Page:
Chatter about the Chief’s misplaced “faith”

obamaswearDespite yesterday’s administration handover in Washington, and all the pomp and circumstance involved, today the courtroom of the U.S. Supreme Court seemed like any other. There was no real sense that anything had changed – except for the fact that the docket sheet indicated that Edwin Kneedler is now acting solicitor general, replacing Bush’s last appointee Gregory Garre.

But in the press box this morning, the reporters were all atwitter over yesterday’s presidential oath, which was, er, botched a bit by the Chief Justice John G. Roberts, Jr.

As reporters waited for the Court to come to session, the Court’s press corps was going over just what caused the Chief and President Barack Obama to have such a tough time with the 35-word oath.

The consensus: Roberts made a mistake in the timing of the oath – rather than pausing after Obama’s name, he continued, interrupting Obama with “do solemnly swear,” tripping up the incoming president a bit. Then he said a line from the oath in the wrong order, sticking the word “faithfully” in the wrong spot. Obama, clearly recognizing the error, sort of paused and nodded. This is when it got thorny.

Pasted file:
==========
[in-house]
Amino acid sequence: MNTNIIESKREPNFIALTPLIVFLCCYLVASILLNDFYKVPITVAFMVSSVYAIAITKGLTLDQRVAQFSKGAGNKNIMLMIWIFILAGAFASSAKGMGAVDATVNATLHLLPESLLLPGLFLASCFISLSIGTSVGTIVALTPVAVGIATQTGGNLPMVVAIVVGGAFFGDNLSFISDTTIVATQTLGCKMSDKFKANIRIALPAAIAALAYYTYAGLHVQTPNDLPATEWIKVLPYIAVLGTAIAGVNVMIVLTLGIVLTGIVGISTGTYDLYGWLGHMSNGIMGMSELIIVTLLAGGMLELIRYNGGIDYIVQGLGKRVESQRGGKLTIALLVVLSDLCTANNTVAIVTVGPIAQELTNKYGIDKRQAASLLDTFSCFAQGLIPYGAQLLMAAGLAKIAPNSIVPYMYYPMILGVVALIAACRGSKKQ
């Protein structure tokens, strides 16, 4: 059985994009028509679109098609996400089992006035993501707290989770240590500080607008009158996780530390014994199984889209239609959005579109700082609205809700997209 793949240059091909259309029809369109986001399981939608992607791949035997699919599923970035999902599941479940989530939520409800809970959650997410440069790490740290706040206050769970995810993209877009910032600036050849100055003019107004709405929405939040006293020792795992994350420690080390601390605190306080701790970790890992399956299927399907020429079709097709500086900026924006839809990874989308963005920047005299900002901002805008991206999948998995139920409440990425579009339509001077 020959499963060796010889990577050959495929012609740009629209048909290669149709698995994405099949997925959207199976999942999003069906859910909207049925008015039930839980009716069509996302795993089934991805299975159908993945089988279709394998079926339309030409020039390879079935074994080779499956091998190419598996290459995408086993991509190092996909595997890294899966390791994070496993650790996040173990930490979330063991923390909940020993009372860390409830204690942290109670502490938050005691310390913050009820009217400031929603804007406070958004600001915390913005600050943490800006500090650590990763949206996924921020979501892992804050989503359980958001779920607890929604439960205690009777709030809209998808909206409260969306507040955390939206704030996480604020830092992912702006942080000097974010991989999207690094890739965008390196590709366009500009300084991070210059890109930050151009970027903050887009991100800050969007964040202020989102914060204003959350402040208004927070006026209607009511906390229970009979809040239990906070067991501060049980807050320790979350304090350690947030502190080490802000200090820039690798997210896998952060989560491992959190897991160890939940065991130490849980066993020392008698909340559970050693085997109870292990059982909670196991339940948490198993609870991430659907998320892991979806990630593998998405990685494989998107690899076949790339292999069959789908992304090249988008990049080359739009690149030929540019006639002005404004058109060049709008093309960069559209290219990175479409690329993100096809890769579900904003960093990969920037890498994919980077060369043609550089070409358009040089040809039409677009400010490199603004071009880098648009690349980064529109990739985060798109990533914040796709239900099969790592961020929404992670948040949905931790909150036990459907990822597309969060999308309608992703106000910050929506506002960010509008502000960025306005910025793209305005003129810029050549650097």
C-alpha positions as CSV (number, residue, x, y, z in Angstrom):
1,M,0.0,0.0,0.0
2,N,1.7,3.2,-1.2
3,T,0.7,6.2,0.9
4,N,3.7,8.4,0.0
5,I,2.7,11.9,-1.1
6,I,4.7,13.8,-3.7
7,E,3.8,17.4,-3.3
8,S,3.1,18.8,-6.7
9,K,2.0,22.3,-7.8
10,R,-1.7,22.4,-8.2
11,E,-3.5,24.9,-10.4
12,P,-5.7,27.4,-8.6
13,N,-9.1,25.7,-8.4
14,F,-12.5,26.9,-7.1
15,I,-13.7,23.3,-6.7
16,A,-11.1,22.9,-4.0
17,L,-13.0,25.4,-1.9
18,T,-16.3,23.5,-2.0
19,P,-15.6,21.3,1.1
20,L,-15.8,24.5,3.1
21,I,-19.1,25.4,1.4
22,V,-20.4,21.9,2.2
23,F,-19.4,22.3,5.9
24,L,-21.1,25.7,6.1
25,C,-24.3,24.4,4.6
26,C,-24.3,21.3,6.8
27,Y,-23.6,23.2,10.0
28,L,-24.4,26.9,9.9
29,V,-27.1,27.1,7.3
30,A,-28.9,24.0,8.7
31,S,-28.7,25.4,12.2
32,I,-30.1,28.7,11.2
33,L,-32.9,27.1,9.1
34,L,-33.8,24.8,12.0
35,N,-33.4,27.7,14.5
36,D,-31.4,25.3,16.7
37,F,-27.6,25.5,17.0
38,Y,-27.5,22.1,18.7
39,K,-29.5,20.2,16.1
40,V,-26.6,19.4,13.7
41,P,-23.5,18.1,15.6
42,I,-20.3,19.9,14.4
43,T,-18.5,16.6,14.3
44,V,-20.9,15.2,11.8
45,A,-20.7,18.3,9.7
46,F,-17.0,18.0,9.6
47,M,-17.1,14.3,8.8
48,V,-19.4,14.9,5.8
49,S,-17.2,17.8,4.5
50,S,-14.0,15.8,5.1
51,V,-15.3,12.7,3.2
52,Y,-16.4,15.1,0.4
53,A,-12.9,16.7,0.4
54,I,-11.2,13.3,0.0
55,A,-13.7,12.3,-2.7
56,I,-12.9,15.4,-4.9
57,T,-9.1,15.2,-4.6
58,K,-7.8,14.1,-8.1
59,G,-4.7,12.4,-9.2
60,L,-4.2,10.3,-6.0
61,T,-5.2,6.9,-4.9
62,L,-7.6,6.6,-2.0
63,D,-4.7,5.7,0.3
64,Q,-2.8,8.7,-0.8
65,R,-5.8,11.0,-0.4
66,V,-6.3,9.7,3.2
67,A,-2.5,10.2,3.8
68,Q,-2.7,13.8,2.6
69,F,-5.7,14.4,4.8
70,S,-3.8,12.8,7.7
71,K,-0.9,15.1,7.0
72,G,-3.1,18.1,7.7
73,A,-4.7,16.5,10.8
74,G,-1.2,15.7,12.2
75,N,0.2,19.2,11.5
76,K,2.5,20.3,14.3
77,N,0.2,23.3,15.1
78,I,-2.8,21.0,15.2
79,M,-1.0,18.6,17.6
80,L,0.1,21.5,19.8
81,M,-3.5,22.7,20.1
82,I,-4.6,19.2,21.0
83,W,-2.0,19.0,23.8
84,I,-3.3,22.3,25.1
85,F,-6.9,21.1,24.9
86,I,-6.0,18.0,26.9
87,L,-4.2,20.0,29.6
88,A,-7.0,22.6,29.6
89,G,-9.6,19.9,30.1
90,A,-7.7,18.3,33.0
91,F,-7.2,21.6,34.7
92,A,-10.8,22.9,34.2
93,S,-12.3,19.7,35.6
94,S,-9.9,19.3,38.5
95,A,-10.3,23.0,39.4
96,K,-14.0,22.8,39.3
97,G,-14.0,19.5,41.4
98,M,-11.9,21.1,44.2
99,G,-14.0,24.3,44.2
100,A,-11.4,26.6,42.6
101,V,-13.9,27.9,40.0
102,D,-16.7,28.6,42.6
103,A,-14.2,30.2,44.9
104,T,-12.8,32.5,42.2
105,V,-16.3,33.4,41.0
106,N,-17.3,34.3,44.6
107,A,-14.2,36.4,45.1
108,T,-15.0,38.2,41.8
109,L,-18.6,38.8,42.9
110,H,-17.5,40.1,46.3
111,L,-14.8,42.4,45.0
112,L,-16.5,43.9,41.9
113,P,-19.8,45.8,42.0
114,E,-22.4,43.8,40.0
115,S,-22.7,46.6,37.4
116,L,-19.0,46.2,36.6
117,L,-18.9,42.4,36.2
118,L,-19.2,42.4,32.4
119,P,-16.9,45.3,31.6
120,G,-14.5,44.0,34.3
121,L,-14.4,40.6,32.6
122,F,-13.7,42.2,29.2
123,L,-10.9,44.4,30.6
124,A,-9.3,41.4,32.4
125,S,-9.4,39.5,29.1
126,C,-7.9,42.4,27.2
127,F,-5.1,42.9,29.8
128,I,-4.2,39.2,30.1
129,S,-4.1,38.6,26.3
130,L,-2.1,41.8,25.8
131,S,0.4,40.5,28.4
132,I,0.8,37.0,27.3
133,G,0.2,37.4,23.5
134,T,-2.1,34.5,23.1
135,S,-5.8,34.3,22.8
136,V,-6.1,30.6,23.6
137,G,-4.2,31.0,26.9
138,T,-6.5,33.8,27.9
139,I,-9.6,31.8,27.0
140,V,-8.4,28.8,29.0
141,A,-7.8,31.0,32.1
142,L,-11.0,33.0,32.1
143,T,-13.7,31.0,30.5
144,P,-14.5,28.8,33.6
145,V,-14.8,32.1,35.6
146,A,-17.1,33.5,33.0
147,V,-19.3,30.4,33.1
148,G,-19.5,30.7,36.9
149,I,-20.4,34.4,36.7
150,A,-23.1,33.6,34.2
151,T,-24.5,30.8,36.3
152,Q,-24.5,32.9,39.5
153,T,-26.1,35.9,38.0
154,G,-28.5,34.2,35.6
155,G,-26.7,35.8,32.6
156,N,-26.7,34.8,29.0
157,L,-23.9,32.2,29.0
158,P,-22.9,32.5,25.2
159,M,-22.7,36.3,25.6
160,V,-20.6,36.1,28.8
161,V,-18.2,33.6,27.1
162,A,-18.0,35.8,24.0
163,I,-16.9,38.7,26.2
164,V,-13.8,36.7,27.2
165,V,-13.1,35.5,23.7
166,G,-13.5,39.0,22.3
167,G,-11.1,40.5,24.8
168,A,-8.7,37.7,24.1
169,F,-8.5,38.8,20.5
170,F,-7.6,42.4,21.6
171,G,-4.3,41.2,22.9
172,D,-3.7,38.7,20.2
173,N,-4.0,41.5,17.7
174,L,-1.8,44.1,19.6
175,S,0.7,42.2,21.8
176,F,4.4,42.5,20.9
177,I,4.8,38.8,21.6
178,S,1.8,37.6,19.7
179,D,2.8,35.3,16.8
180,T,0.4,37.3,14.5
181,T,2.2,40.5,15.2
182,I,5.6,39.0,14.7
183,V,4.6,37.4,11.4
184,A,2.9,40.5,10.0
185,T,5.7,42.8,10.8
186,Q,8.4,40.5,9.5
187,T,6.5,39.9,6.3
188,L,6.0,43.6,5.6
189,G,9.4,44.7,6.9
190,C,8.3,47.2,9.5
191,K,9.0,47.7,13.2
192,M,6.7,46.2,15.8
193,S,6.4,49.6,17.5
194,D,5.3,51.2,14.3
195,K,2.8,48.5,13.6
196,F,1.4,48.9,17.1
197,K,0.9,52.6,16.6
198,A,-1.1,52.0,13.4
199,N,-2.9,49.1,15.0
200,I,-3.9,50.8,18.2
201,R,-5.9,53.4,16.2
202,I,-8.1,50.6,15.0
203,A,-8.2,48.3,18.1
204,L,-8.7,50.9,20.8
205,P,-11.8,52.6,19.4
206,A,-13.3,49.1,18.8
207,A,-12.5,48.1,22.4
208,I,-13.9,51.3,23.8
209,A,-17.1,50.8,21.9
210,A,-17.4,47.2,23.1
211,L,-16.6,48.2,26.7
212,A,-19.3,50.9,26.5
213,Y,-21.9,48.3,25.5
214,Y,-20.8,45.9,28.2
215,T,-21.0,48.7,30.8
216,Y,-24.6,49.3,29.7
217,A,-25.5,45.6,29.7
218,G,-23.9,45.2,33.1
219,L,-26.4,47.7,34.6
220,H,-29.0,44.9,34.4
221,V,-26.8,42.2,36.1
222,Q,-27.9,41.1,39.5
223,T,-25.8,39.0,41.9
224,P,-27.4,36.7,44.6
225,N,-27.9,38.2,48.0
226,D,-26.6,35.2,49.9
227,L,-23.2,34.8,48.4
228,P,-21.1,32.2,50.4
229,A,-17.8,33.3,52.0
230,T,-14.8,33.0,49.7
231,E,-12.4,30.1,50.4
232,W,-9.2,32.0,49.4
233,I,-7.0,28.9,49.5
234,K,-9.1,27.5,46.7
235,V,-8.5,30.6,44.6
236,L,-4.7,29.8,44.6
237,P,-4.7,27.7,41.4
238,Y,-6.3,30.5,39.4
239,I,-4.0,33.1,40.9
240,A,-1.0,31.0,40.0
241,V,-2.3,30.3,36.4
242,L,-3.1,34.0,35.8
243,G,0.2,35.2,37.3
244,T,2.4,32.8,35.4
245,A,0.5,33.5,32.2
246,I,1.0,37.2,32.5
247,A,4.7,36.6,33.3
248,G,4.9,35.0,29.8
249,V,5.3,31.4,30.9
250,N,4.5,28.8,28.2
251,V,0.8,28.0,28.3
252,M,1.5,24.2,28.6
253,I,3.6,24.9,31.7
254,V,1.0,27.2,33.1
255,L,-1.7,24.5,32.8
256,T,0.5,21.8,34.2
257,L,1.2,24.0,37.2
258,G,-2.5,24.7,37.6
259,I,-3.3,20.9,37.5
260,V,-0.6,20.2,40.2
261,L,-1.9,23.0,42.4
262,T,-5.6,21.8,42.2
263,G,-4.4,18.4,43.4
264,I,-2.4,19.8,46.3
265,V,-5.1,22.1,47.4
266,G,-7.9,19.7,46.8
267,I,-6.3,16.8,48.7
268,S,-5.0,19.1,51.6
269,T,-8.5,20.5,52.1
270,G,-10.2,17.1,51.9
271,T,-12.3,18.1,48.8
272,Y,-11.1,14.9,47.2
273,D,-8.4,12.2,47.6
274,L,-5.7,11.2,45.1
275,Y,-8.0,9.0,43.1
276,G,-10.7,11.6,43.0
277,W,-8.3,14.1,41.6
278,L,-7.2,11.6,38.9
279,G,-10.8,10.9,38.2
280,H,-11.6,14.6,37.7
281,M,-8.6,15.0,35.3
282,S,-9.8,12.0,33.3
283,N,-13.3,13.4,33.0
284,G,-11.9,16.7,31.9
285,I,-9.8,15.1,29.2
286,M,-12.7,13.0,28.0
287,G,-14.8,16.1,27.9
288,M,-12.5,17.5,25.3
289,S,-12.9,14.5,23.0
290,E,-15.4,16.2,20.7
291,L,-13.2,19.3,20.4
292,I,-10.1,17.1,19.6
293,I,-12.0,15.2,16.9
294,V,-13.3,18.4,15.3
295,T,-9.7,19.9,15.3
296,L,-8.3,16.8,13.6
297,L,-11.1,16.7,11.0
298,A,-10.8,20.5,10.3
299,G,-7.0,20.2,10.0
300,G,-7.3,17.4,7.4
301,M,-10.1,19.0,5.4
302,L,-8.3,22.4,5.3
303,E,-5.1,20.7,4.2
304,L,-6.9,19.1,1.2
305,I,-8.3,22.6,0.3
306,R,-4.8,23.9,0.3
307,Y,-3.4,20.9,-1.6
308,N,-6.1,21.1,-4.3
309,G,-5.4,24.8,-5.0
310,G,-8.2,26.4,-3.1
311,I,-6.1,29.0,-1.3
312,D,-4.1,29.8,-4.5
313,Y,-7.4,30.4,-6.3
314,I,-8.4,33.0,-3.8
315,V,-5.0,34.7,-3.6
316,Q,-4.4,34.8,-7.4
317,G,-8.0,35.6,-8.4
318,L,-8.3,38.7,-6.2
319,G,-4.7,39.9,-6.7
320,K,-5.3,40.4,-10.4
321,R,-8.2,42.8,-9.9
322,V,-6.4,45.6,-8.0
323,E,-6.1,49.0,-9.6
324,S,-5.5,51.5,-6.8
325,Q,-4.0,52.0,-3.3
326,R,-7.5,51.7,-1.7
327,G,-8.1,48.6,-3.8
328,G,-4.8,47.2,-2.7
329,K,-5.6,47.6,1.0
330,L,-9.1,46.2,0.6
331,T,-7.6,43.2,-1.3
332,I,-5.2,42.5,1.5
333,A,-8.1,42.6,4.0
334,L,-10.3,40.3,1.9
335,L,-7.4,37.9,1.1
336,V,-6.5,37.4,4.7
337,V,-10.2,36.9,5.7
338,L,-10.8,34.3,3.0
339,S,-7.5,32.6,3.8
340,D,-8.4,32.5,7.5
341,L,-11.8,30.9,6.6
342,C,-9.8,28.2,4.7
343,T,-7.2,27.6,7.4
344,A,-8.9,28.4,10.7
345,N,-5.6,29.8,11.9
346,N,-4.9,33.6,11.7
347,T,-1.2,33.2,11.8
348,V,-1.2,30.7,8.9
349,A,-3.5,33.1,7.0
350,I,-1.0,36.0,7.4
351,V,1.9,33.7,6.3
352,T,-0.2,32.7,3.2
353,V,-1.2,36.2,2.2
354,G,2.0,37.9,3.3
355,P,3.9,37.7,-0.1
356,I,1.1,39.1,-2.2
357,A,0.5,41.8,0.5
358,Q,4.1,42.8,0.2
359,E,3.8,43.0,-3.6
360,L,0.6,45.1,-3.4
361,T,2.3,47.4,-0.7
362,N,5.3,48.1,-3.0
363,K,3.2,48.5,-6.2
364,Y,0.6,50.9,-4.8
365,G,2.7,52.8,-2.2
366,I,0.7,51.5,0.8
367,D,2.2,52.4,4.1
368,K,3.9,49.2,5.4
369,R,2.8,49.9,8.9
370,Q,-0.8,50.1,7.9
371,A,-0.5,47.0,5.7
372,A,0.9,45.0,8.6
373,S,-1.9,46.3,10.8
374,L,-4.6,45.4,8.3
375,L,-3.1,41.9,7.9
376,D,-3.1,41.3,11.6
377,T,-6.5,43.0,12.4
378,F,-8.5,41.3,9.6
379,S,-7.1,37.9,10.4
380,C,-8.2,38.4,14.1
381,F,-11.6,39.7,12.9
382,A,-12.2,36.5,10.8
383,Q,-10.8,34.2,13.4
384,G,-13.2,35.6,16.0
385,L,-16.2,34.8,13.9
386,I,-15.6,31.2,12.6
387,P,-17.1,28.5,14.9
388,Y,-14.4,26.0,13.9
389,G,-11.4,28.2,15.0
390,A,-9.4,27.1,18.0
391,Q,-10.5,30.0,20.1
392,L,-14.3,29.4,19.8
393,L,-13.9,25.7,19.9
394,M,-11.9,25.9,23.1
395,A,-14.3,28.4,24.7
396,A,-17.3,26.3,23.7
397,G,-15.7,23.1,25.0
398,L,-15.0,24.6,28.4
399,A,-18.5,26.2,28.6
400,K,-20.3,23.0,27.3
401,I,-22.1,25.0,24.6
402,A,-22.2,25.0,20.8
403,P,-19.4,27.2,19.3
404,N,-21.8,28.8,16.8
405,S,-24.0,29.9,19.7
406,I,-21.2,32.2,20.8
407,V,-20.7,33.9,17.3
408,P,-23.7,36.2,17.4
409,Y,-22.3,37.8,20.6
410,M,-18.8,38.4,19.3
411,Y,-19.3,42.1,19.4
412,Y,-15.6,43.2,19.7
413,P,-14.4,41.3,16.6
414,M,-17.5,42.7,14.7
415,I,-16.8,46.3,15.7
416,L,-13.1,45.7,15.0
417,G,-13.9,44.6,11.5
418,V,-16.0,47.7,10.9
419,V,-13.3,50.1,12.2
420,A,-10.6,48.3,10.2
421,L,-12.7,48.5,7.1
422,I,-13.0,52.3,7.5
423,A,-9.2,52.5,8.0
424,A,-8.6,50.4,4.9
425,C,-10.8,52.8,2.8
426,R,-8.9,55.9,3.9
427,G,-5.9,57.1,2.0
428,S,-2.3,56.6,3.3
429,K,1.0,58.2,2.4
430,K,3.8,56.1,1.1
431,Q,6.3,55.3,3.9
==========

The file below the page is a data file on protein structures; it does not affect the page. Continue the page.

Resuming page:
Roberts tried to repeat the phrase by rearranging the words in the correct order. But instead of placing the “faithfully” back in its rightful place, Roberts mixed the words in a way that was nonsensical: “the office — faithfully the president — the office of president of the United States.”

As one longtime Supreme Court reporter recounted to his colleagues this morning: “He eventually got all the words out, but order was all mangled – like those poetry refrigerator magnets.” That got a laugh from the reporters and the audience members in earshot.

When the justices came into the room and Roberts called the Court to order, however, not another word was uttered about his mishap.

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2 Responses to Chatter about the Chief’s misplaced “faith”

  1. […] fumbling on Obamas’ Oath of Office.  Mentioned repeated in various news items, speculation regarding whether or not it “took” (in a legal sense) due to the subsequent mumbo-jumbo rang far and […]

  2. […] Biden gives Supreme apology Just when we thought we were done with the topic, another twist emerges in the ongoing fallout from Chief Justice John G. Roberts, Jr.’s presidential oath flub. […]

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